The mighty have fallen.

Rachel's sentencing hearing began on February 2. Unlike Shelia, who had put some effort into her looks, Rachel looked as if she had walked through Hell, appearing pale and bloated. She apologized, personally, to the Neeses, and cried when details of Skylar's final moments were described by the prosecution and when Skylar's aunt and uncle testified. She didn't appear to cry for herself and accepted the sentence (30 years for second degree murder; the judge made a compromise between the prosecution's recommendation and the Neeses' wish) with a stoic expression on her face, even if her denied request that she be sentenced as a juvenile implied that she hadn't fully assumed responsibility. Not that this made any difference to the Neeses, for no amount of remorse on Rachel's part could have brought their daughter back. As Skylar's aunt Carol testified: "And I hope that you really and truly regret for what you did but it'd NEVER make us feel any better." On flawless behavior Rachel will be released in ten years.3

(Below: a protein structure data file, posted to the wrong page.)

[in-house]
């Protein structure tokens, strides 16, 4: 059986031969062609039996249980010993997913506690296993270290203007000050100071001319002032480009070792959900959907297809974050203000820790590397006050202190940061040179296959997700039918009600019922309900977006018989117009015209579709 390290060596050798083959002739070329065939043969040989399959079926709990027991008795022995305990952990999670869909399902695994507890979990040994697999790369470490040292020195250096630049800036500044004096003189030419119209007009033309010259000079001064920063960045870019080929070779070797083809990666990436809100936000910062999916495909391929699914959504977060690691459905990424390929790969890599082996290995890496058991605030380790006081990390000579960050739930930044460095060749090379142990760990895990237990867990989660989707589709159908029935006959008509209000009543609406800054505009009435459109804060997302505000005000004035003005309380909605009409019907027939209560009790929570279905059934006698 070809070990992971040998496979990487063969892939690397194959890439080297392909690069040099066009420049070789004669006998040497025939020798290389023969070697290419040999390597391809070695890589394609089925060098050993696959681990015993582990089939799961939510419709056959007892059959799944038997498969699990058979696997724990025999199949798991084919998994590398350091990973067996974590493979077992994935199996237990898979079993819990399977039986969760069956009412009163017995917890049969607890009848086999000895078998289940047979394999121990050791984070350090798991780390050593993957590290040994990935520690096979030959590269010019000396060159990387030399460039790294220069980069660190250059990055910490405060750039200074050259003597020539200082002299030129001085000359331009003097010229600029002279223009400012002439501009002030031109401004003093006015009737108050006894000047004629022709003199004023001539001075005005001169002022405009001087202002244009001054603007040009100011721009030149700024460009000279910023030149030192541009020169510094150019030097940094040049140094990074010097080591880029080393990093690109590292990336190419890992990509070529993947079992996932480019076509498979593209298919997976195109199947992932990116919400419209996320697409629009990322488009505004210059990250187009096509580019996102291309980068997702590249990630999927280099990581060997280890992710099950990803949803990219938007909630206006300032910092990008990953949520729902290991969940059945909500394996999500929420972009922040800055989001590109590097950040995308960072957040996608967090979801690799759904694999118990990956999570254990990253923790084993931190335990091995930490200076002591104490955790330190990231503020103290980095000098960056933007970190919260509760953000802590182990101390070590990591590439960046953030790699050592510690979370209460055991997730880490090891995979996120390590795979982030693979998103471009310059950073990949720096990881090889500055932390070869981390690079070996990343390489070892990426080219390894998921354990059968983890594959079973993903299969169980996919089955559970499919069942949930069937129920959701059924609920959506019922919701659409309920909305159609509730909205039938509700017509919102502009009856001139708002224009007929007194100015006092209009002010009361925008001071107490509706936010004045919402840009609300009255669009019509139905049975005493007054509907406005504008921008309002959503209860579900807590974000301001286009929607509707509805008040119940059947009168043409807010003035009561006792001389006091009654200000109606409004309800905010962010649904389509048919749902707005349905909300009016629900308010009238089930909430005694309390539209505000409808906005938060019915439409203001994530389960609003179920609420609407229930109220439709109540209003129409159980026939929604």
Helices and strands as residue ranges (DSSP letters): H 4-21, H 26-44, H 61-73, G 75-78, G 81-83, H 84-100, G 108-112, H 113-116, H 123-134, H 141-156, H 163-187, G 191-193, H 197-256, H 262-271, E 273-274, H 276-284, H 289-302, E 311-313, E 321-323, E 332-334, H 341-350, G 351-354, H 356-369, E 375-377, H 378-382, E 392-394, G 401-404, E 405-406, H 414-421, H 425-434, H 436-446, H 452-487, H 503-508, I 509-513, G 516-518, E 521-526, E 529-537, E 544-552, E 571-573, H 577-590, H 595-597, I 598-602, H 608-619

Both are currently serving their sentences at Lakin Correctional Center, about 150 miles southwest of Morgantown. Shelia Eddy was transferred there in February, Rachel in July 2014.

Lakin prison mugshots.

1The Supreme Court had ruled in June 2012 that sentencing a juvenile to life without mercy is unconstitutional. See Miller v. Alabama.
2According to the Dual Sovereignty Doctrine, two states (each considered a sovereign) may prosecute for the same crime.
3In West Virginia, you're given "good-time credits" (one for every "good" day) for good behavior. These credits may then be substracted from your total sentence.